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Simcha Groffman

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Kinder Torah ©
For parents to share with children at the Shabbos Table

Parashas Toldos

Whom Are You Addressing?

"Abba, may I please have money to buy a new sefer?"

"Which sefer would you like, Yoni?"

"Sefer Tehillim."

"With pleasure, Yoni. Here is the money."

A short time later, Yoni comes to his father again.

"Abba, may I go to the park to play with my friends?"

"Which park and which friends, Yoni?"

"The park next to the shopping center. My friends Dovid, Simcha, Ephraim, Yisrael Meir, and Moishie are going."

"Have a good time, Yoni, but come back by six o'clock in time for dinner."

Later that evening at dinner . . .

"Abba, I need some new clothes and school supplies."

"What do you need Yoni?"

"Some shirts, socks, pencils, pens, and notebooks."

"Go with Imma and get whatever you need."

"Abba, can I ask you something?"

"Yes, Yoni."

"Do you ever mind that I ask you for so many things? Sometimes I feel like a noodnik. Am I asking too often? Am I asking for too much?"

"Not at all, Yoni. I want you to ask me."

"Why, Abba?"

"I will answer your question with a Devar Torah from the parasha. Yitzchak and Rivka did not have children for many years. 'Yitzchak pleaded with Hashem, opposite his wife, because she was barren; and Hashem responded to his pleas, and Rivka his wife became pregnant' (Bereshis 25:21). The Gemora (Yevamos 64a) comments on this series of events. 'Why were our holy forefathers (and foremothers) barren? Because Hashem desires the tefillos (prayers) of tsaddikim.' Tefillah is called Avodas (service to) Hashem. The Maharal (Nesivos Olam Volume 1, Nesiv Ha'avodah chapter 1) asks a puzzling question. The third Mishnah in Pirkei Avos tells us not to be like servants who serve the master on the condition of receiving a reward. It seems that our custom is not to follow this Mishnah. In our tefillos, we ask Hashem for the various things that we want and need - both as individuals, and as a nation. We ask Him to fulfill our requests. Is this not serving Him on the condition of receiving a prize?"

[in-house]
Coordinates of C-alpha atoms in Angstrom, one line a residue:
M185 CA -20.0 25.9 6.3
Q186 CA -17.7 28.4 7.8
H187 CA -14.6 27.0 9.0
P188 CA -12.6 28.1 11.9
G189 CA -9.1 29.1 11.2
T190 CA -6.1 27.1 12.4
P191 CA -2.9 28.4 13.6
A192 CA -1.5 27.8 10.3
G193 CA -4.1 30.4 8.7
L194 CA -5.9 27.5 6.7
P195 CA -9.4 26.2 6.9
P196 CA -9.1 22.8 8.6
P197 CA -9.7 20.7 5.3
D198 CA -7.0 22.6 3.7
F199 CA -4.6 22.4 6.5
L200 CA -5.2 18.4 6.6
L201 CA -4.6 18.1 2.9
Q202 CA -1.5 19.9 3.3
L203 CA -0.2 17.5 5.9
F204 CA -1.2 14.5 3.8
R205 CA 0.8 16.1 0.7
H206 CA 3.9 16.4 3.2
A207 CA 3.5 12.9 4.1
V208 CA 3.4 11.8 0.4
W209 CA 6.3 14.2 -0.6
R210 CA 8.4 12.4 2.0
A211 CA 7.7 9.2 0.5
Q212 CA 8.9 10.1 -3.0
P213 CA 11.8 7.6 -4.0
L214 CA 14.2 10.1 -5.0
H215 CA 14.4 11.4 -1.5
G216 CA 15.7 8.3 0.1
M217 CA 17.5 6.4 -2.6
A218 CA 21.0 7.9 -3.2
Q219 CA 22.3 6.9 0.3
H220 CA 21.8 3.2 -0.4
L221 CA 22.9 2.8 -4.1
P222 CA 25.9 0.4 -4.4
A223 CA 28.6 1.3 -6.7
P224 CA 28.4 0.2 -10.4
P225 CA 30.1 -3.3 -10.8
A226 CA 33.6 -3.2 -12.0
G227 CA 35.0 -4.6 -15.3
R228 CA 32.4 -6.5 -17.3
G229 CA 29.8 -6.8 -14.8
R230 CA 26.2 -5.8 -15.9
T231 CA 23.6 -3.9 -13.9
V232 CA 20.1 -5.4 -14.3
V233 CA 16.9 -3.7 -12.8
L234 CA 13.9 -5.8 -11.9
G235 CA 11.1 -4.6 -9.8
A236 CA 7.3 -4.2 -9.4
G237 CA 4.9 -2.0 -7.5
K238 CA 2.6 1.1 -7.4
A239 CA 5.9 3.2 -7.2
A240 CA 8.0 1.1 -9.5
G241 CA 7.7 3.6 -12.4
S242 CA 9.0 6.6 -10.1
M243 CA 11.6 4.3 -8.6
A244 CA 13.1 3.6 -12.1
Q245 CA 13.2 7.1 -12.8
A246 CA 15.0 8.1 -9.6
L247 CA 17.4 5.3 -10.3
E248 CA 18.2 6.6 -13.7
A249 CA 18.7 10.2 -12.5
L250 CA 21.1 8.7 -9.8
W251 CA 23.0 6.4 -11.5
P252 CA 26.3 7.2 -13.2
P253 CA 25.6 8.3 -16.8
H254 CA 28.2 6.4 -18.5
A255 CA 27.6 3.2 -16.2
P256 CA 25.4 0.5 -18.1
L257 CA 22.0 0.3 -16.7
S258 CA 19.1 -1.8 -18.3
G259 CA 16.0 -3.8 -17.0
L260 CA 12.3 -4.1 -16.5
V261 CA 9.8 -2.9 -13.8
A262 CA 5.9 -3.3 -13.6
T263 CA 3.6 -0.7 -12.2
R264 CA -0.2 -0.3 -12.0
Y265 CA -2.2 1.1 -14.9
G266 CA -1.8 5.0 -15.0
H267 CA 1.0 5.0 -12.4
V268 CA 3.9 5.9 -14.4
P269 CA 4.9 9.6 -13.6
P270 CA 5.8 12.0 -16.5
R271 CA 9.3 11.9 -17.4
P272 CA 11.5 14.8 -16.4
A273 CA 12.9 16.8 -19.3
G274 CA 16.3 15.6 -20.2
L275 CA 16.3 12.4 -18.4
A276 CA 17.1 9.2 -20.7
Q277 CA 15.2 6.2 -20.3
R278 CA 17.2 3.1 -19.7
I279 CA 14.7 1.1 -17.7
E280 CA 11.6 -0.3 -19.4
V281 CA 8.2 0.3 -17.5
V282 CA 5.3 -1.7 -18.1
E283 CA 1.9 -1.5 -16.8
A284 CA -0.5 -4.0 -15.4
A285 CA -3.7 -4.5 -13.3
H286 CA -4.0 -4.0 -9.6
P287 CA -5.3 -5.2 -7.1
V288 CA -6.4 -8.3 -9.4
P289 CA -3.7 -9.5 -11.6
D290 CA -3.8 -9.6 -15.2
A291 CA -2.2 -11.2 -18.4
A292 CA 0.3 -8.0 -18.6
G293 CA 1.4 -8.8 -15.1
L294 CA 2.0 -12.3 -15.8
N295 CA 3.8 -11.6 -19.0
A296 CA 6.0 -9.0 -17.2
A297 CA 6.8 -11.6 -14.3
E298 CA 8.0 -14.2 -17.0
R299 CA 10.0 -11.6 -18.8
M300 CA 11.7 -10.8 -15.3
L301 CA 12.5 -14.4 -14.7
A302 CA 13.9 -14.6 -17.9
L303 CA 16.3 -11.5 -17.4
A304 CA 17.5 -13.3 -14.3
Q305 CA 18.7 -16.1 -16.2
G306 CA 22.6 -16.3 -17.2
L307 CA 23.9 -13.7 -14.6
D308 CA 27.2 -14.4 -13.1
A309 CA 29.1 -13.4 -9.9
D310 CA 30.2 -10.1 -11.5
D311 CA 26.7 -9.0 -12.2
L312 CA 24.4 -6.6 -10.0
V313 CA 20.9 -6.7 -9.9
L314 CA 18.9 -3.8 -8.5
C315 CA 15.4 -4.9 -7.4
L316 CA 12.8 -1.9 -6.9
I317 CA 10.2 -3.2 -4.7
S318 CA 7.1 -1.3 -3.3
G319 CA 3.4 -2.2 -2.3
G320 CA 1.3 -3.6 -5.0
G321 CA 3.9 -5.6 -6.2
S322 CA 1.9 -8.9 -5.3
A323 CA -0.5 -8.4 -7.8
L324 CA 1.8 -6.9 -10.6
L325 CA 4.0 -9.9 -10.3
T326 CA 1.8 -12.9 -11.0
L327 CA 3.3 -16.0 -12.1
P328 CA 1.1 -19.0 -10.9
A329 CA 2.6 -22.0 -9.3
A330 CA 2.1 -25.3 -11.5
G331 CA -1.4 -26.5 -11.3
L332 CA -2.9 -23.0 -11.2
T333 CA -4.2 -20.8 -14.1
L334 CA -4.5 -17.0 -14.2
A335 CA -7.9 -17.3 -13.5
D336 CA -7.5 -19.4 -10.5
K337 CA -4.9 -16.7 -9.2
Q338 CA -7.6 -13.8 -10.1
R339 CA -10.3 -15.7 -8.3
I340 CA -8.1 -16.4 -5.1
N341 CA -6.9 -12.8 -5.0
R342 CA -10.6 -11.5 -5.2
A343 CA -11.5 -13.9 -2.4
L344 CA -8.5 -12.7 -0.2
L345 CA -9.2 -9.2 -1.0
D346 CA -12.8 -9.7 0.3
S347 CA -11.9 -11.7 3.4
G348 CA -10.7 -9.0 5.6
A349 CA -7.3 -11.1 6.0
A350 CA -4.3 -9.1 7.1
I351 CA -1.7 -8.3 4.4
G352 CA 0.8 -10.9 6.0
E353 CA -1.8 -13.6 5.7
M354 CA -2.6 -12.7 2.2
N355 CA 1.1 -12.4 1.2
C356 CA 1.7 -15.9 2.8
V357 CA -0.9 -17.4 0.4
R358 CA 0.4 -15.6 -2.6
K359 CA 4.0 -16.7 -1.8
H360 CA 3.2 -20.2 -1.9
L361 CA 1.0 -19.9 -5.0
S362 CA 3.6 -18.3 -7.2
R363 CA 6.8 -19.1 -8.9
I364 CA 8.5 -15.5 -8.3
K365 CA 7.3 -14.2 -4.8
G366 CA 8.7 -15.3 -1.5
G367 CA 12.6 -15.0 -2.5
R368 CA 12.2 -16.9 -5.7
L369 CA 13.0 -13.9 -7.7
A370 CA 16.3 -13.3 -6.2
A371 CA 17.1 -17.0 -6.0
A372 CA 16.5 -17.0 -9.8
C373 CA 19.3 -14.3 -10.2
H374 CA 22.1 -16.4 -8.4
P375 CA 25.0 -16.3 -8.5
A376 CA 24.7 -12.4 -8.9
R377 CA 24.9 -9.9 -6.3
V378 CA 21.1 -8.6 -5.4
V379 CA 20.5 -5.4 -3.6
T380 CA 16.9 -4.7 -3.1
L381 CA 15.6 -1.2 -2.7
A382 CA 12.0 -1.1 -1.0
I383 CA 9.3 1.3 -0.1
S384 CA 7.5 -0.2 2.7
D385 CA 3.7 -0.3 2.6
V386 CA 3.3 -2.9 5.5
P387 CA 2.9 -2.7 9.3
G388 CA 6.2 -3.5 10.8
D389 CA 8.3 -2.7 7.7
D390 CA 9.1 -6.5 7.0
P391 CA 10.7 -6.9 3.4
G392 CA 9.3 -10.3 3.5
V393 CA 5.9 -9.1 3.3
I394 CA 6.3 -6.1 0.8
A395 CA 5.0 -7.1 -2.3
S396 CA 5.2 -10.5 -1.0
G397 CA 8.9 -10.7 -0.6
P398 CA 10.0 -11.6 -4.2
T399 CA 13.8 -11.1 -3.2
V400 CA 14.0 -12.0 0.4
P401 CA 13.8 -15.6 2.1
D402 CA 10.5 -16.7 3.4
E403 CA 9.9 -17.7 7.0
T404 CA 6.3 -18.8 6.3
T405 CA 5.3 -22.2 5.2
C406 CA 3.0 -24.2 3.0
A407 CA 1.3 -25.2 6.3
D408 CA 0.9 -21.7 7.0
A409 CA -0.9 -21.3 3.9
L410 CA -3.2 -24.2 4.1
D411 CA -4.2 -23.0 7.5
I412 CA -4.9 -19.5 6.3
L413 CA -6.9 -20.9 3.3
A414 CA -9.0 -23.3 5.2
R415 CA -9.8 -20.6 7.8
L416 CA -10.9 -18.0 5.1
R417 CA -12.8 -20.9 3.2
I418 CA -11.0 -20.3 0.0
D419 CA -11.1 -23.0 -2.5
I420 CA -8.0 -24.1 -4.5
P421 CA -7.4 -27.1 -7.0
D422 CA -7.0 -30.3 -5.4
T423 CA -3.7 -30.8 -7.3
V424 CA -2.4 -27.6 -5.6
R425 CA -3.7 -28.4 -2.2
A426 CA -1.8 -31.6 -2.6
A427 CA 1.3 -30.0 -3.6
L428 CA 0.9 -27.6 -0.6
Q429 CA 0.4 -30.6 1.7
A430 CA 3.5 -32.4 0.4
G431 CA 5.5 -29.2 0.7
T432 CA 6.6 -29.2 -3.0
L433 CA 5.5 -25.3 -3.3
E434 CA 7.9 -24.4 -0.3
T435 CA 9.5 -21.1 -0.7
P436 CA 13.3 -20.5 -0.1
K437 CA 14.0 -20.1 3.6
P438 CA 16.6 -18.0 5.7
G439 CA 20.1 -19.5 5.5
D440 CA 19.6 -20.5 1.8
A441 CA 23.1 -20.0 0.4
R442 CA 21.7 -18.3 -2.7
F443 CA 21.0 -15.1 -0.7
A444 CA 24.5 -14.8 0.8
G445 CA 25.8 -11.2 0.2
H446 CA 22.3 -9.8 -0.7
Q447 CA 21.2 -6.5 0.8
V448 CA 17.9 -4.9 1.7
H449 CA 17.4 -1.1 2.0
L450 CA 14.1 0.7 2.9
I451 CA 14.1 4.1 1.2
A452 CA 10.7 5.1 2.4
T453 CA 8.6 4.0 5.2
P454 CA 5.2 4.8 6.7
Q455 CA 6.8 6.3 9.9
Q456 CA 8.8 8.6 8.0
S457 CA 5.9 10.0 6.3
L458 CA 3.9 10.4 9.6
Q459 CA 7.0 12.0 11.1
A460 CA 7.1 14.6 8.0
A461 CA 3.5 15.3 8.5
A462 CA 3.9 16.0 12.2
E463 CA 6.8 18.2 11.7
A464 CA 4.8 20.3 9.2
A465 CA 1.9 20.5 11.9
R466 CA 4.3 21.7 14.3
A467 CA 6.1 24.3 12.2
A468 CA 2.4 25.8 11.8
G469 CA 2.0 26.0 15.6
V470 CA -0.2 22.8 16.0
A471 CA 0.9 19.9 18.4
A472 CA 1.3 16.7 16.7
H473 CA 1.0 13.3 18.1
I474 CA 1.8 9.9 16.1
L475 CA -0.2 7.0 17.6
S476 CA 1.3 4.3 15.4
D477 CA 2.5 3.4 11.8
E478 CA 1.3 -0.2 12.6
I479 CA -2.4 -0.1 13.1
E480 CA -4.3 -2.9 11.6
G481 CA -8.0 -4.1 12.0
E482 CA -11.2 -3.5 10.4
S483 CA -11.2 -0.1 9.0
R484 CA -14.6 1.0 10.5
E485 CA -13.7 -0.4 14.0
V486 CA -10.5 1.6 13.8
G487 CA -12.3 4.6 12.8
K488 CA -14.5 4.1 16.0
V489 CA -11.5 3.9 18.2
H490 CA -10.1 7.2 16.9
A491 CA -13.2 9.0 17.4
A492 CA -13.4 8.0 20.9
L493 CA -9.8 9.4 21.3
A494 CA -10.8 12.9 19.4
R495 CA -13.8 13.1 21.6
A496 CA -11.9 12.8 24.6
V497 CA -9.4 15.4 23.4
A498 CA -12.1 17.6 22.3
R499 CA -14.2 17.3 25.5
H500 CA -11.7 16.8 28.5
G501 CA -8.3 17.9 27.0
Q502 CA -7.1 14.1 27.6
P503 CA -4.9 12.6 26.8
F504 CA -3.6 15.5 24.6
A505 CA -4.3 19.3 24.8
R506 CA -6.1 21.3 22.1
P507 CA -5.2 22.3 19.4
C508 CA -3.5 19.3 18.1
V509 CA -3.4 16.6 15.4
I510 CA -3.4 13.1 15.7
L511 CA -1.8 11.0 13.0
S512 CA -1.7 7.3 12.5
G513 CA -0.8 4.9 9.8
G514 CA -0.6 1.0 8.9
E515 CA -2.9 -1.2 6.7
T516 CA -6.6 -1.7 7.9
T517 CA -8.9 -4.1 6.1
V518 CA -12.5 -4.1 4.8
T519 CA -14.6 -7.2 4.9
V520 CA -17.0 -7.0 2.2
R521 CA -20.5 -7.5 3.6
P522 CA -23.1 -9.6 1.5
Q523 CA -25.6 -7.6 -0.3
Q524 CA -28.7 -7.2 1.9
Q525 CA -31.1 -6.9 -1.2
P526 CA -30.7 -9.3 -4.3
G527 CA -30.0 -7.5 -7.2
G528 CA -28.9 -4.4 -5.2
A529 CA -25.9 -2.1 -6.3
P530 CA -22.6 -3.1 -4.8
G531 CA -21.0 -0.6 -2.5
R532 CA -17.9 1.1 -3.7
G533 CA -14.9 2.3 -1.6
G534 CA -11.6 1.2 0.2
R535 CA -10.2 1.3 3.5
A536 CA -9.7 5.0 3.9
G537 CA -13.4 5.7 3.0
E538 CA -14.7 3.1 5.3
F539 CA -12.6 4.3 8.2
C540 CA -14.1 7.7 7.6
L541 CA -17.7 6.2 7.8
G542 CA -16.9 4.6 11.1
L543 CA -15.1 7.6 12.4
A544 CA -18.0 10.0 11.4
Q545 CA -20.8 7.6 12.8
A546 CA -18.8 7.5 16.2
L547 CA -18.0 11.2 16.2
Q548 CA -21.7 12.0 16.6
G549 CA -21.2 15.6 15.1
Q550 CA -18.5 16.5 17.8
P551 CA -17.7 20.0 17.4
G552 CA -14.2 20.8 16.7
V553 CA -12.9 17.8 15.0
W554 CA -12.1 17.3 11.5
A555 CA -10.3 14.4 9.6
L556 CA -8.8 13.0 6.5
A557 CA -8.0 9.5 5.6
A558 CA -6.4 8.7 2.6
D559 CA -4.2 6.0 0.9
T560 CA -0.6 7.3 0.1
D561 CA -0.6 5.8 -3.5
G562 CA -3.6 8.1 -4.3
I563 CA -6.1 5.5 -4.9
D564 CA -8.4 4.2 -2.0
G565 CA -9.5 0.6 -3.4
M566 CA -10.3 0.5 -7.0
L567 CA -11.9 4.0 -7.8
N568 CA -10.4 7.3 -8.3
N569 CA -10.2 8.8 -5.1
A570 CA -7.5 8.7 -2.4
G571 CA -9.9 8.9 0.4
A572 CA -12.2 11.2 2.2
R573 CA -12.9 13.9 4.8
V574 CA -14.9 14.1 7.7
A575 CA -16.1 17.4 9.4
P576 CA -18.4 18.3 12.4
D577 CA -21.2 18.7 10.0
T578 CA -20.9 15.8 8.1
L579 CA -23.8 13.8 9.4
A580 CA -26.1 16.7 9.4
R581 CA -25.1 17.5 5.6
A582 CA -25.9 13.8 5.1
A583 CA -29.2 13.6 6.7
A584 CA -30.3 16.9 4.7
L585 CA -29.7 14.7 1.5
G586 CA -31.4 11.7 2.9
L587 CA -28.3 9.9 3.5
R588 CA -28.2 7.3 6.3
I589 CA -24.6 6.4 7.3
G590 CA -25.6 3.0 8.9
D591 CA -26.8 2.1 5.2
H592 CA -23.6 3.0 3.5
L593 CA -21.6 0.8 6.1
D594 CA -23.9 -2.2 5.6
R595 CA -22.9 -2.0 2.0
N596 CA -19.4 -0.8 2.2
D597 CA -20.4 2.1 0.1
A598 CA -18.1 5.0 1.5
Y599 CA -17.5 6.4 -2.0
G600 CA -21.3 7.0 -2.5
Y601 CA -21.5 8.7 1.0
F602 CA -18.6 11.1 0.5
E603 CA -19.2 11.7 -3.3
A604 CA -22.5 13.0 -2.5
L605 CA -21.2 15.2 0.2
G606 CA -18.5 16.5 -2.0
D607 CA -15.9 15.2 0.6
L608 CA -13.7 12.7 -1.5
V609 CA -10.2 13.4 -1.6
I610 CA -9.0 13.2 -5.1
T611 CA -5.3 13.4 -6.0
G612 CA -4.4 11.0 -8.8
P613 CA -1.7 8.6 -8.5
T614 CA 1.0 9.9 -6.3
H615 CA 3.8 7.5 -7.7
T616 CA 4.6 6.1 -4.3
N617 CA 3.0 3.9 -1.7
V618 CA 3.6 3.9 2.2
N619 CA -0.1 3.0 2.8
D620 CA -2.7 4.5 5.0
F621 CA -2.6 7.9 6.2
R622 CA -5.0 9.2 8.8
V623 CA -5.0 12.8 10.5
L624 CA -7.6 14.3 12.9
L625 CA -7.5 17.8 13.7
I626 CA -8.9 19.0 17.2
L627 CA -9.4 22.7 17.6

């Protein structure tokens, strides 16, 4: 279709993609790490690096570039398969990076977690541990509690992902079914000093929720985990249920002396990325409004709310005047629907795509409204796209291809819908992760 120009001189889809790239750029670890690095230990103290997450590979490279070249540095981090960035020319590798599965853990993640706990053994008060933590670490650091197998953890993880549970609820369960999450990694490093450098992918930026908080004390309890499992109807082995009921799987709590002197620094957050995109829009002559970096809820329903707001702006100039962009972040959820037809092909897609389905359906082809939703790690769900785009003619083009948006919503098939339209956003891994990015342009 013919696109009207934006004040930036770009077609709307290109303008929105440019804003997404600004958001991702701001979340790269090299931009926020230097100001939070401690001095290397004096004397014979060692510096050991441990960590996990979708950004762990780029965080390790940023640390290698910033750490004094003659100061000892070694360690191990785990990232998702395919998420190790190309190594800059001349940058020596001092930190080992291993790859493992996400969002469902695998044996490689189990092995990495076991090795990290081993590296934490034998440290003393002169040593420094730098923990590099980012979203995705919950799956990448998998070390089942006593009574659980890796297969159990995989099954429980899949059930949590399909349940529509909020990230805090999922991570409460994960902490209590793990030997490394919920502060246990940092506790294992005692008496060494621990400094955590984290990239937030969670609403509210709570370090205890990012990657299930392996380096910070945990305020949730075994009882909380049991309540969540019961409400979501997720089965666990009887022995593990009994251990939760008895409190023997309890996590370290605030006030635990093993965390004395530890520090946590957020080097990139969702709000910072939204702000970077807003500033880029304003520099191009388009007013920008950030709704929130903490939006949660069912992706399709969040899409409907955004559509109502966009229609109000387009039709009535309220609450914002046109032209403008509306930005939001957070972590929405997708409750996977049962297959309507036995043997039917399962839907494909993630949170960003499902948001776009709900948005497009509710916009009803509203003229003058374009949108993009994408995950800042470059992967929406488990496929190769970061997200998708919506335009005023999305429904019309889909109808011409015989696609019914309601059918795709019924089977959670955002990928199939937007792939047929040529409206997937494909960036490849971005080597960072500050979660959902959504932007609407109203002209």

"Wow! That is a difficult question, Abba."

"The answer is fascinating, Yoni. Let me begin with a few examples. If you want to buy eggs, do you go to a clothing store?"


"If you want to buy a hammer and nails, do you go to a book store?"